by Marisa MacDonald, Sports Reporter
They arrive at school just like regular students: masked and drowsy. But unlike most, the time and effort to deal with their equipment before starting the day takes priority.
Junior Martie Fairchild, member of the girls varsity lacrosse team, arrives at school with the advantage of her car and a secured parking space. She said she finds it convenient to store her cleats and lacrosse stick in her car, picking them up later on her way to practice.
Meanwhile, sophomore Mariel Shapiro plays junior varsity softball. Shapiro does not have a driver’s license or a car to leave her softball gear in, so she heads to the softball shed behind the school to drop off her bag. Shapiro’s bag holds her softball glove, spare balls, bat, batting gloves and helmet.
The shed is unreliable; Shapiro has to text varsity softball coach Jesus Rodriguez to come outside and open it, and even then, her message is rarely seen in time.
“Sometimes [the shed is] unlocked, but not usually. A lot of the time, I just have to walk around with it,” Shapiro said.
The locker room is closed this year due to COVID-19 restrictions, which means that Shapiro and other athletes have not only lost a space to store their gear, but also a space to bond with teammates. Over shared laughs with teammates or a last double-check in the bathroom mirror, the locker room offered athletes a space to get in the right headspace for the day ahead.
Fairchild said she is missing a crucial part of her morning to have to face first period biology without the morning pick-me-up she had gotten used to over the years. “I was able to drop my stuff off, but it was more than that,” she said. “I would be able to see my teammates, I’d be able to see my friends and it was just good vibes all around.”
Shapiro and Fairchild go about their day like normal students, except with calculated snack and water breaks to make sure they have enough energy for practice.
When the last bell of the day rings, they’re off to get ready for practice or a game. Due to the school day’s later end time, Shapiro misses 50 minutes of her pre-calculus class on most Mondays when she has a game.
“Because [school] ends so late, athletes can’t go to flex blocks. Right now, they end up just struggling on their own,” she said.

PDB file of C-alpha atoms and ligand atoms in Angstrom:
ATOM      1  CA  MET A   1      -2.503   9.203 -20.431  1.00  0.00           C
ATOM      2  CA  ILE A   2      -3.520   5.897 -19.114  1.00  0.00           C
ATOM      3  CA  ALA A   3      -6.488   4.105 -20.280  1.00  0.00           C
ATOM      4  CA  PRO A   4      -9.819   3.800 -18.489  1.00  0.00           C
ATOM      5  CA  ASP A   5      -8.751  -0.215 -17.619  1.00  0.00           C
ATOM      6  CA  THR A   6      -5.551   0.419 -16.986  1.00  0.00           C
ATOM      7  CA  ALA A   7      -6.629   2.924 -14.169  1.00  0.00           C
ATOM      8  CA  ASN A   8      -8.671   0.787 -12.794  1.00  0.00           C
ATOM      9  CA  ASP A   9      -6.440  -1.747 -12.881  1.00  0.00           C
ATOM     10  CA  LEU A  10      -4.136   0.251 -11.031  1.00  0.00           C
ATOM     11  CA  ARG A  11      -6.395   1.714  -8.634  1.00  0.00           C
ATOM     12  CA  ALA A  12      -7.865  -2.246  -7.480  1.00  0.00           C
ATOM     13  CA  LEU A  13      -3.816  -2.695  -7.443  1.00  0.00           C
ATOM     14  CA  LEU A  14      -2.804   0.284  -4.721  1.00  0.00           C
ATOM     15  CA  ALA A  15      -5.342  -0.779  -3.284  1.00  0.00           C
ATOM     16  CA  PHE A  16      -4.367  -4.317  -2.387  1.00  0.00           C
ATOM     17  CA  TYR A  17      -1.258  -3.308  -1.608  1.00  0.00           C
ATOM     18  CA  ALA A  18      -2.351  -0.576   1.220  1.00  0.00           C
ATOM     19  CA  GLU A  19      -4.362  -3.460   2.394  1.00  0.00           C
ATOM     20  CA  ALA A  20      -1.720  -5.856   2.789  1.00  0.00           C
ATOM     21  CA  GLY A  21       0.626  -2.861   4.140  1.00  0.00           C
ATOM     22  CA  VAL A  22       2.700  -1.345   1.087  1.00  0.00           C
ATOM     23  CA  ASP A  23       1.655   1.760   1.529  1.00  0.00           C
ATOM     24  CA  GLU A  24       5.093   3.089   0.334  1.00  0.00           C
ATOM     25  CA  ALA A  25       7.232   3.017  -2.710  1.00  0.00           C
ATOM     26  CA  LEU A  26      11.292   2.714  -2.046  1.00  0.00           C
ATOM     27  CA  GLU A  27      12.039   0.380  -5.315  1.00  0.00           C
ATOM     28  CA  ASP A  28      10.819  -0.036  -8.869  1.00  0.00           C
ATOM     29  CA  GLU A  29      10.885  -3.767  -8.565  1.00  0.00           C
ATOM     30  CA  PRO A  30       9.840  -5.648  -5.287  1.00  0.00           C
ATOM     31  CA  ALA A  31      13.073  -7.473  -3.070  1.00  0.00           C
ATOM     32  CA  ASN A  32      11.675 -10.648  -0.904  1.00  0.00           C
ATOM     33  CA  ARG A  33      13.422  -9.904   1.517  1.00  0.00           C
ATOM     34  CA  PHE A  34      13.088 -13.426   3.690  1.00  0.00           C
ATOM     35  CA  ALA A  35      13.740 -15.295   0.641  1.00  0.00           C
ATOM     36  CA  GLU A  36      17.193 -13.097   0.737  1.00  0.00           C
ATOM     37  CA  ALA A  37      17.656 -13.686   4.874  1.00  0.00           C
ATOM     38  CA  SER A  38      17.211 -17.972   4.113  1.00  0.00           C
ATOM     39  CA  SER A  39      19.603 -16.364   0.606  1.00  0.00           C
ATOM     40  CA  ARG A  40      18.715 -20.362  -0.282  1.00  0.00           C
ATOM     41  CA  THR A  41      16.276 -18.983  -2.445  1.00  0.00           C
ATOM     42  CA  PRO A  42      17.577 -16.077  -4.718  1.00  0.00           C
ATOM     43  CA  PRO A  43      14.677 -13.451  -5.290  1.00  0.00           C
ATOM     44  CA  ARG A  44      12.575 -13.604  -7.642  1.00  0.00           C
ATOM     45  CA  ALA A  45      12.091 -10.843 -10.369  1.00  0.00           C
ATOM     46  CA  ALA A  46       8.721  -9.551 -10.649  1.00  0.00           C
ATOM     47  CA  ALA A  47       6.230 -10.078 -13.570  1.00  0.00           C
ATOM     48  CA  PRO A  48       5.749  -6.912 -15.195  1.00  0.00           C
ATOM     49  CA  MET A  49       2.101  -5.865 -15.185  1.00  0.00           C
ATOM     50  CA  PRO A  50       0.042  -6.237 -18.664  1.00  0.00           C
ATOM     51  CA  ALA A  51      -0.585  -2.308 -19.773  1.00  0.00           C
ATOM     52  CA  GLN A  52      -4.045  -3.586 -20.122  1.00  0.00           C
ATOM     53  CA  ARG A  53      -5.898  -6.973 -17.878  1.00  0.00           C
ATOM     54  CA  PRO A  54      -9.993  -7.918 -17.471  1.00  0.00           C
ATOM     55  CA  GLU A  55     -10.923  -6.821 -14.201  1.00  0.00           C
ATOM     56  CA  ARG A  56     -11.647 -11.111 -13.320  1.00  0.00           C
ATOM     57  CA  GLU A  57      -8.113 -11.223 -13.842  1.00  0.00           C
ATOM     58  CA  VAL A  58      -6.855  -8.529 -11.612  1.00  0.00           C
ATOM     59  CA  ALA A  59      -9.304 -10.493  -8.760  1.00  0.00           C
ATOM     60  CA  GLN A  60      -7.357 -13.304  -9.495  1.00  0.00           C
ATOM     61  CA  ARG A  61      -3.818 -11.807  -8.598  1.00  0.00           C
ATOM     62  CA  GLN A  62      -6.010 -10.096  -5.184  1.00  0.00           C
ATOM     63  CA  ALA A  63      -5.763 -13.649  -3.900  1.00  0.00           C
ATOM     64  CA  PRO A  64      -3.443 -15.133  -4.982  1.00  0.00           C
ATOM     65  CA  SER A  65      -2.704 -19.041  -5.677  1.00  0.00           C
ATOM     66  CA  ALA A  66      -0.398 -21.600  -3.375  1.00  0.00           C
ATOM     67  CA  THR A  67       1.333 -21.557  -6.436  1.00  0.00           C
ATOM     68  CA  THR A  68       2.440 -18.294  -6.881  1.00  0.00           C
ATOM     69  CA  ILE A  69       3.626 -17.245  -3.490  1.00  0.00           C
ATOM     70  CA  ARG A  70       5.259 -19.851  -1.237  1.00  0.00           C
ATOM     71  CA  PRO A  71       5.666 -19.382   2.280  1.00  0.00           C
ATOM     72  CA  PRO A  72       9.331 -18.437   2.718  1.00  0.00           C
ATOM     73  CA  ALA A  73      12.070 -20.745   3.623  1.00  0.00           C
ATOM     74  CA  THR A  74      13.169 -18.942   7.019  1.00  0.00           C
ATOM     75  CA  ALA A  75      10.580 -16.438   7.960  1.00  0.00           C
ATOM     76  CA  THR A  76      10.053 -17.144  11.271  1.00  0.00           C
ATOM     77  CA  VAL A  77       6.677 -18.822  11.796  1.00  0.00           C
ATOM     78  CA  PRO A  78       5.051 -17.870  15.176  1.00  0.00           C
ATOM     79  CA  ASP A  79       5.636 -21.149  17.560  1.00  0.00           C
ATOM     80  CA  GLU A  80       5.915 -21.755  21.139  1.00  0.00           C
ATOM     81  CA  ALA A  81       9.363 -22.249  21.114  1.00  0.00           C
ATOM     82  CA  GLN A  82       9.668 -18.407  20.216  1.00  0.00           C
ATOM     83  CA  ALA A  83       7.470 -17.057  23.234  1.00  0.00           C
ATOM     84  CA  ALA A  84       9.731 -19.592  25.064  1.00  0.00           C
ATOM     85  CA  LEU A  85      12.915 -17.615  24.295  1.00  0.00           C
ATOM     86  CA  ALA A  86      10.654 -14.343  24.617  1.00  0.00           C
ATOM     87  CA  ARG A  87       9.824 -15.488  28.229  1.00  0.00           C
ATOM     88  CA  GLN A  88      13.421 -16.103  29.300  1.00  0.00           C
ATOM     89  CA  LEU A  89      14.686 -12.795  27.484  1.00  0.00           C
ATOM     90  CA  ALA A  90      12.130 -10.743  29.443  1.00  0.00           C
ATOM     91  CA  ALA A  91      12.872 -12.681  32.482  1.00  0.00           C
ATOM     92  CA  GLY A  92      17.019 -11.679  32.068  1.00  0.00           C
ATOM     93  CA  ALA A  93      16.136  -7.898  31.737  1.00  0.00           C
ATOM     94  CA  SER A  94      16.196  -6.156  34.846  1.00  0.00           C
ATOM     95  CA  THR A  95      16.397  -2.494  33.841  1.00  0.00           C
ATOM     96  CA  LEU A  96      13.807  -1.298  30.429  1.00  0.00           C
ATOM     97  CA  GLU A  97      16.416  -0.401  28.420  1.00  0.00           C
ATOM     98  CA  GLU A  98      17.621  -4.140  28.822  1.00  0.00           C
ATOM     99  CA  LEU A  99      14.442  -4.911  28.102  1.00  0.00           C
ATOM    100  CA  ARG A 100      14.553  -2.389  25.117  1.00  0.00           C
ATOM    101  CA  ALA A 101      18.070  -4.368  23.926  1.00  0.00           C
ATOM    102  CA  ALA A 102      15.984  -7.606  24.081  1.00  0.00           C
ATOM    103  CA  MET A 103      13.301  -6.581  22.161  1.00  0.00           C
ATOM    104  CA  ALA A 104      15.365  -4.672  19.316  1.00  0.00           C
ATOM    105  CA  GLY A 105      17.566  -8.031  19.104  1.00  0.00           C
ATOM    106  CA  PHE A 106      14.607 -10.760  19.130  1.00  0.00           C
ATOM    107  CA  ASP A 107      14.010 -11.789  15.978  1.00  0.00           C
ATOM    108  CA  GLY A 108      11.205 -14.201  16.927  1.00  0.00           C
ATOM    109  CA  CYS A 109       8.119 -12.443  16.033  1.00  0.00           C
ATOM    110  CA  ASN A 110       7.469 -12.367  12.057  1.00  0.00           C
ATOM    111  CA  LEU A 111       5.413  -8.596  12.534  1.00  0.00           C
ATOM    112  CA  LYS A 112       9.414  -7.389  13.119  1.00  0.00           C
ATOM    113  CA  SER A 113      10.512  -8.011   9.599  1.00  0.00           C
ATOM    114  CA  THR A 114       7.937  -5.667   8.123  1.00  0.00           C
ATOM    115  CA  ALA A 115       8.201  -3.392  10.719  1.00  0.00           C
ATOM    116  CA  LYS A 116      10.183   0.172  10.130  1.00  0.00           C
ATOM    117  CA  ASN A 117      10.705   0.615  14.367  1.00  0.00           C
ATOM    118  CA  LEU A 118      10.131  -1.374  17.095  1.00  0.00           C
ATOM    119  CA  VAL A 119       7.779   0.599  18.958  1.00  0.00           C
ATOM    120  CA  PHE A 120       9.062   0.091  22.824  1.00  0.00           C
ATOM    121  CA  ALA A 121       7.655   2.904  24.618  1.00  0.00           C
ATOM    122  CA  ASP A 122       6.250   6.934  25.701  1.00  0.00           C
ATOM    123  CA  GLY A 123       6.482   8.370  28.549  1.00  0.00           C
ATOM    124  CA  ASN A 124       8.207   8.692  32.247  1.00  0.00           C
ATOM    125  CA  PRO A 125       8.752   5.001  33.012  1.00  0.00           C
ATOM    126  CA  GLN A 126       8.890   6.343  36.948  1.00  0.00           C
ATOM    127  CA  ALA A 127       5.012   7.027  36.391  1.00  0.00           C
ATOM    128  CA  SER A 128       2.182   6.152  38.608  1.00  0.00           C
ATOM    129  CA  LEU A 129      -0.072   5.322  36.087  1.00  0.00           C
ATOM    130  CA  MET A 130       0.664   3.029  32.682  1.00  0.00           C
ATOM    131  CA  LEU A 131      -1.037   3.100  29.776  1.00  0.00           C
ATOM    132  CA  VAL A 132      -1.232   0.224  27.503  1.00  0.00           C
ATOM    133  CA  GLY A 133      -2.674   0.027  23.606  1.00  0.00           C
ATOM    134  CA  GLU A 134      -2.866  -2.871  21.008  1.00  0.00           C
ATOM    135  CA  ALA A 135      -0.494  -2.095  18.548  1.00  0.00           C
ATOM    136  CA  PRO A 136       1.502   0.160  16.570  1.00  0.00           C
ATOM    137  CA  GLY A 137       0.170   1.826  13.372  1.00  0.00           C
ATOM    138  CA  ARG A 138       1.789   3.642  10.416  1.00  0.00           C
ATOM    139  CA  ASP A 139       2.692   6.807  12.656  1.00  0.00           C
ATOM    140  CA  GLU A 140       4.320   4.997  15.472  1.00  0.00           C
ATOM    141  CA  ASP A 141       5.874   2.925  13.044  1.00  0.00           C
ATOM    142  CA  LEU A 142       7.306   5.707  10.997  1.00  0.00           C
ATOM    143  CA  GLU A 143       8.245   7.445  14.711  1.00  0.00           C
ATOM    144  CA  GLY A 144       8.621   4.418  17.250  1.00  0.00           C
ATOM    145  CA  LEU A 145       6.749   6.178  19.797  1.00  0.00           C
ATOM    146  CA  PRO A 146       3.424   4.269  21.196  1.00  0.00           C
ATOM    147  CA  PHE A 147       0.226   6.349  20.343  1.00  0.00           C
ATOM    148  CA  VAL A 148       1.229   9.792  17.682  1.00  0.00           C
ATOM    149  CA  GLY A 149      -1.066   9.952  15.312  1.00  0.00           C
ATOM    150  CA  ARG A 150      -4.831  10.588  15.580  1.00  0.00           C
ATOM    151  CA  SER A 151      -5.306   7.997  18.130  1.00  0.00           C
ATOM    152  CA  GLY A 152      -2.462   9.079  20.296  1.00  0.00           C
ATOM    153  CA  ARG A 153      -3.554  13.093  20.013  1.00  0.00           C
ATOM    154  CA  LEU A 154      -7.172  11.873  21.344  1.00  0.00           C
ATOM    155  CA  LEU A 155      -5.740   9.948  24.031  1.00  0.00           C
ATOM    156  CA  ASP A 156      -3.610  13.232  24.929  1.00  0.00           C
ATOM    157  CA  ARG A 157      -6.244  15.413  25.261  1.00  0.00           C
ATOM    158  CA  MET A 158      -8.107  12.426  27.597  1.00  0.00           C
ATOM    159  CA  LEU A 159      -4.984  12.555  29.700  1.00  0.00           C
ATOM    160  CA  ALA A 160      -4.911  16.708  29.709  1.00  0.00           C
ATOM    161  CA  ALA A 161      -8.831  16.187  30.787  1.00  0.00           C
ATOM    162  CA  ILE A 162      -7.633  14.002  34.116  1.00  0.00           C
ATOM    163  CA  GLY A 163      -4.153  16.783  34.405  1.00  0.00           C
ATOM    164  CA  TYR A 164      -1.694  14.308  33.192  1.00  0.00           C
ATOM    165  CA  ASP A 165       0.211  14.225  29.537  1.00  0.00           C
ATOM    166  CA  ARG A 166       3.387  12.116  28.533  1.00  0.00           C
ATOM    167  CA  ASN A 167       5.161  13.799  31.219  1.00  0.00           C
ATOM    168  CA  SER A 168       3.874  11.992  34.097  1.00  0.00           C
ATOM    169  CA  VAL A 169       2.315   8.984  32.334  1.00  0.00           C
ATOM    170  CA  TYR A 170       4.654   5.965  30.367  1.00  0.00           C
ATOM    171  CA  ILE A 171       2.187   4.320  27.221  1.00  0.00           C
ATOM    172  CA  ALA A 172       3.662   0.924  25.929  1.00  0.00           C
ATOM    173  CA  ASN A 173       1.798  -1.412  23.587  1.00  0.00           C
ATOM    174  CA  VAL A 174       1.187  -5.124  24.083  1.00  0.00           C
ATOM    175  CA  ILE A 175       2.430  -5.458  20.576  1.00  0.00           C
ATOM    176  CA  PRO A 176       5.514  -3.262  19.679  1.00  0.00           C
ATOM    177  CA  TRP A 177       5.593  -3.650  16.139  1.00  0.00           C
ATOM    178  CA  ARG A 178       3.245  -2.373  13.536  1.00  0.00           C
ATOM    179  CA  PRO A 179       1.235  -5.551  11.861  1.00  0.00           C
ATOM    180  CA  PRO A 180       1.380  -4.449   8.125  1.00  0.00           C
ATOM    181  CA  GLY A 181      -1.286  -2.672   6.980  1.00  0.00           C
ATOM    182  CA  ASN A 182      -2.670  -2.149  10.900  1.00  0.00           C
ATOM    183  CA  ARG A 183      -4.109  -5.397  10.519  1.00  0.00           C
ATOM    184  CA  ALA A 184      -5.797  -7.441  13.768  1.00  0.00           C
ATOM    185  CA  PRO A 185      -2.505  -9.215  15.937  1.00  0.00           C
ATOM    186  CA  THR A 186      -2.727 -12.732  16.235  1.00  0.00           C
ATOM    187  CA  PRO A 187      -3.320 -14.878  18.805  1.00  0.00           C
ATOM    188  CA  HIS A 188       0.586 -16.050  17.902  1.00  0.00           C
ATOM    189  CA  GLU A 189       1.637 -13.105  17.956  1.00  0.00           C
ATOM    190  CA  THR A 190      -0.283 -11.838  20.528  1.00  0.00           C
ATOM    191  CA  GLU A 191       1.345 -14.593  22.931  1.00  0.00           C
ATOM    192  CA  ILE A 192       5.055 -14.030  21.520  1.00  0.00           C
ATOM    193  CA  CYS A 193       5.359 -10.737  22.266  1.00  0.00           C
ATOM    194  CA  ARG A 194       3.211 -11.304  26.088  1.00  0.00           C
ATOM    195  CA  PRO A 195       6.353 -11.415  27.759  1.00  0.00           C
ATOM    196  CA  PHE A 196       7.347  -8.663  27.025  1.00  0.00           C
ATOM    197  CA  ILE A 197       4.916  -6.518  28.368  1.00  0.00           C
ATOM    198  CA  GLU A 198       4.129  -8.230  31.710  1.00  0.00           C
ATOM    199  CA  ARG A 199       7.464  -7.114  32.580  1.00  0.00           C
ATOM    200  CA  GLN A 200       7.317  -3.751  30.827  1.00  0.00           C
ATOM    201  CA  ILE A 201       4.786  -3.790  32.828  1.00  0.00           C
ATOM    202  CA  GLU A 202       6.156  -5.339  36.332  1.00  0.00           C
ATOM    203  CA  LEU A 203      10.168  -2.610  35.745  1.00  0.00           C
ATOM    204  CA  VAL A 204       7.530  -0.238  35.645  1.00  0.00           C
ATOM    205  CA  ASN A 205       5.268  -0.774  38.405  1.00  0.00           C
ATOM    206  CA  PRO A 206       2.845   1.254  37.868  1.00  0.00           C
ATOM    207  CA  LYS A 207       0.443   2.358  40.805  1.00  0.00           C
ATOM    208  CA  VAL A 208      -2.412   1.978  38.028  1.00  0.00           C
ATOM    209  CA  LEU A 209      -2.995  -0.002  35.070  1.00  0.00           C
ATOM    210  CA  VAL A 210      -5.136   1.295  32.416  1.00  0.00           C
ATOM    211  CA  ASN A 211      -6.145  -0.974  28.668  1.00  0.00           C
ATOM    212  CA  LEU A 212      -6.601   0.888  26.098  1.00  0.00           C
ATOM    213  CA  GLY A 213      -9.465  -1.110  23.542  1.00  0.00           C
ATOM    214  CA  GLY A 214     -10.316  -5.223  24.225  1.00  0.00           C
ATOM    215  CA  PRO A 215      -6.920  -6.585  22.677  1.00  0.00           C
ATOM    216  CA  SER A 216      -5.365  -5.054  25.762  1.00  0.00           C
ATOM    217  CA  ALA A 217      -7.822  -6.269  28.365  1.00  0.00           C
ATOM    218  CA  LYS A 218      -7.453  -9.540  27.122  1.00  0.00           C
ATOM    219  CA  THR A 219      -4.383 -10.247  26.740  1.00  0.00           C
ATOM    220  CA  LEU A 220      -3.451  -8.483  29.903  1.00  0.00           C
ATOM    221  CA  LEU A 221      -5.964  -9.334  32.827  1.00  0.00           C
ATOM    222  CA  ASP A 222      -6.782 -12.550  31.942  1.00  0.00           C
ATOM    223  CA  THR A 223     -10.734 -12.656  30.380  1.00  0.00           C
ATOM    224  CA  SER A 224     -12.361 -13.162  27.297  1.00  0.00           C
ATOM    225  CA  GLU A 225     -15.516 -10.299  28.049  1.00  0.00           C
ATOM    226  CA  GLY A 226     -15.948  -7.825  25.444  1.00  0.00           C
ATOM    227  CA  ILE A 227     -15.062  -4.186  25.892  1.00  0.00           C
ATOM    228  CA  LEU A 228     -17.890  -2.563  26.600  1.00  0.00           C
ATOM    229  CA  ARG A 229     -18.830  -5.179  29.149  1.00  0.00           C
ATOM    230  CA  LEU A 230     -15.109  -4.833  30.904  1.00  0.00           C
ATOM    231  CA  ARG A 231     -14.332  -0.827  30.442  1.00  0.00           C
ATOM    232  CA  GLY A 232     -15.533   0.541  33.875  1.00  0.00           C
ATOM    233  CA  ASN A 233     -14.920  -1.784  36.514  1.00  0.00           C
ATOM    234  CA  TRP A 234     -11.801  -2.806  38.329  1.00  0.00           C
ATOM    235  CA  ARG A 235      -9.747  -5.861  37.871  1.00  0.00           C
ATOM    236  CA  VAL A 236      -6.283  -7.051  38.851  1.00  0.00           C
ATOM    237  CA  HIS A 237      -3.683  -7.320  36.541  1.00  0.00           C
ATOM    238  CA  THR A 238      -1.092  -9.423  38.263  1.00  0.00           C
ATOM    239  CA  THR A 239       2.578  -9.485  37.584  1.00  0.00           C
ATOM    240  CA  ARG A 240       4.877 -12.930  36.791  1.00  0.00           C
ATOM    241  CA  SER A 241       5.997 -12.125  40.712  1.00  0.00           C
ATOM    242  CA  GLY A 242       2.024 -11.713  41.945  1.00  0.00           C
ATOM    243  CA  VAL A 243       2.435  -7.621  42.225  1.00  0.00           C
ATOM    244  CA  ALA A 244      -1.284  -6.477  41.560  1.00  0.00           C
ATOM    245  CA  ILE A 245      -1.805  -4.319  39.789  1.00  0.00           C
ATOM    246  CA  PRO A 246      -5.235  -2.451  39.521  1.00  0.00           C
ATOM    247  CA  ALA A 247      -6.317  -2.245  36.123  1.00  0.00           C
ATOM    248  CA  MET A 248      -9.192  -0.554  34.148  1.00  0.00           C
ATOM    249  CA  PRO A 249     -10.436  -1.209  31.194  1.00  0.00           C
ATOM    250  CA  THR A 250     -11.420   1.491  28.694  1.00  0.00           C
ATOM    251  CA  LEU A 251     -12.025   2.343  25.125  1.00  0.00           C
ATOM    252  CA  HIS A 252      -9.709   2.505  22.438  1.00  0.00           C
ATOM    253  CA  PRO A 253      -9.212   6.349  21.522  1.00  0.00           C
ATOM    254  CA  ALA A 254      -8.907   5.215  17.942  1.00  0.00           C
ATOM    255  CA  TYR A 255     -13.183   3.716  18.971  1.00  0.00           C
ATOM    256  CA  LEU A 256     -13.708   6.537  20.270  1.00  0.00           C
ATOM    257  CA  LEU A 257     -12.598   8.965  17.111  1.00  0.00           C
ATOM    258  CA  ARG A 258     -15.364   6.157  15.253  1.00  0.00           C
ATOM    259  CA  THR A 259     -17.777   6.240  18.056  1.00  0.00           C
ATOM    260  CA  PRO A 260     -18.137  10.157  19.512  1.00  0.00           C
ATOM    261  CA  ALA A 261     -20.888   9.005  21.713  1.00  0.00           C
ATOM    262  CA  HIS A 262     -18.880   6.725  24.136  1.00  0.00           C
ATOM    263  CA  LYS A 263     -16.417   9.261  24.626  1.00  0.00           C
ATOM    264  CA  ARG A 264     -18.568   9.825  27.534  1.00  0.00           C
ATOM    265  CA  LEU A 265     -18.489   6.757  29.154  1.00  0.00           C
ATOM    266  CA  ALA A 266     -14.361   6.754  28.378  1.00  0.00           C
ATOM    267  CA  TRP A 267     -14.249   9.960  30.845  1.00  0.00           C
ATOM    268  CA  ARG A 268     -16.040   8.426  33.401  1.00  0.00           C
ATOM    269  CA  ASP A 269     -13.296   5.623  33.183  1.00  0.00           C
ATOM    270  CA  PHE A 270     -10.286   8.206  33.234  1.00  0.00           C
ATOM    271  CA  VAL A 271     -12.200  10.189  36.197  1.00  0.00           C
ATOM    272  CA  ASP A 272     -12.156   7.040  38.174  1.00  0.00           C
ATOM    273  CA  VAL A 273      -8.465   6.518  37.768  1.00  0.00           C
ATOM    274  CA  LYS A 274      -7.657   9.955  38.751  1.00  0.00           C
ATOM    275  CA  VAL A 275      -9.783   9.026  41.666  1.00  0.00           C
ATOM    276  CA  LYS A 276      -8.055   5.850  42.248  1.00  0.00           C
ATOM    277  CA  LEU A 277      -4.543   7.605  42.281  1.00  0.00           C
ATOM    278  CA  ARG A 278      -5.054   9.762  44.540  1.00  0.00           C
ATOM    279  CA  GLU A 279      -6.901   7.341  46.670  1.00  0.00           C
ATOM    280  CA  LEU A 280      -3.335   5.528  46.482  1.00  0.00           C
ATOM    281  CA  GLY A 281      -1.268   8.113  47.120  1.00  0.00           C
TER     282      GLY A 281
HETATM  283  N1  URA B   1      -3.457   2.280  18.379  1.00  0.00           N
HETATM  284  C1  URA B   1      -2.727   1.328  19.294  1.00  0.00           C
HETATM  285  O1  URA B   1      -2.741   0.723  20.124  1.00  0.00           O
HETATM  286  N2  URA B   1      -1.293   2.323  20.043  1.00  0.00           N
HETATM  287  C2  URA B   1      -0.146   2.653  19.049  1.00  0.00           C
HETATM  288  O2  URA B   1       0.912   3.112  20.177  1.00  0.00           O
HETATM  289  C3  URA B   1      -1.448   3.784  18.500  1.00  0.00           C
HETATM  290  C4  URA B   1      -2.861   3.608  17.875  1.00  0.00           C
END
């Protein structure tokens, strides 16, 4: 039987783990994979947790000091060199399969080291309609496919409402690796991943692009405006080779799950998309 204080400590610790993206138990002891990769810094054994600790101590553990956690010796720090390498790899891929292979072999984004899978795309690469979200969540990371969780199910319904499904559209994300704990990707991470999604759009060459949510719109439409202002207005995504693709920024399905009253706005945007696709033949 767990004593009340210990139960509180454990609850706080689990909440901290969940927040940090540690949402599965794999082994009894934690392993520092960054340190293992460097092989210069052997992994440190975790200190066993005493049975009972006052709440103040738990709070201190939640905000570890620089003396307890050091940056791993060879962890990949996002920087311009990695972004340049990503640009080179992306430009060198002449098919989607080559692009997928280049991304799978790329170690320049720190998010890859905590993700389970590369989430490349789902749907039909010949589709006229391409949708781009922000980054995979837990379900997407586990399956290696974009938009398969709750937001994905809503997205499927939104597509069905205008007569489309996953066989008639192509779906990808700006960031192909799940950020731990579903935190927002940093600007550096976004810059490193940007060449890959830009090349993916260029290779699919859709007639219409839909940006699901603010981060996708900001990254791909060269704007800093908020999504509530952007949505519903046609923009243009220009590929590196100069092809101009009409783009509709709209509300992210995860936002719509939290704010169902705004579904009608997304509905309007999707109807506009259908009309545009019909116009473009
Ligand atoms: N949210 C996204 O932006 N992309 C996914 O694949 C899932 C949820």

After school, the locker rooms remain shuttered, leaving Shapiro and many other athletes desperate to find a bathroom to change in. Often, Shapiro sees piles of bags in bathrooms, where people gather to change before their respective practices.
Once ready, Shapiro and her team begin their 20 minute trek to Countryside Elementary School for their 90 minute practice. South’s limited field space forces JV athletes to practice at nearby schools and fields to make room for Varsity teams.
Shapiro said practices usually consist of playing catch with a partner, followed by some drills that include practicing catching fly balls in the outfield or ground balls in the infield.
The nature of lacrosse is physically spread out, which lends itself to COVID-19 social distancing guidelines, but not so much to team bonding. Regardless, Shapiro said she and her teammates have found ways to grow closer.
“You’re not normally close to people while you’re playing,” she said. “We spread out on all the benches but we still play music on the bus and at practice.”
This season, because of the pandemic, Fairchild’s team put in extra effort and emphasis on team bonding activities after a hard practice.
“When we have morning practices, we’ll go out to Bruegger’s Bagels and we’ll all eat outside,” she said.
Fairchild said the pandemic has added another layer to consider; depending on the intensity of the practice and the humidity of the air, she often switches masks while playing lacrosse.
“I switch through two or three masks during the game and then one or two for practice, just because they get gross,” Fairchild said.
Practices have changed this year as coaches stress social distancing and mask wearing, but Fairchild said she is still enjoying her time with her team.
“We do drills and 7 versus 7 scrimmages during practice,” Fairchild said. “We’re outside, we’re masked up.We’re doing the best we can, but wearing masks is frustrating.”
Her after-school practices and home games end around 6:30 p.m, and Fairchild finally gets home around 7 p.m, when her day as a student-athlete is officially over.
In addition to softball, Shapiro dances and has to rush straight to the studio from practice three times a week. On those days, she doesn’t get home until 10 p.m., and only then can she start her homework that some of her classmates got started on six hours earlier.
Despite the unusual nature of sports this year, Shapiro said she’s been able to still have a great time.
“Of course there are differences,” she said. “But we can still play together, so it’s fun.”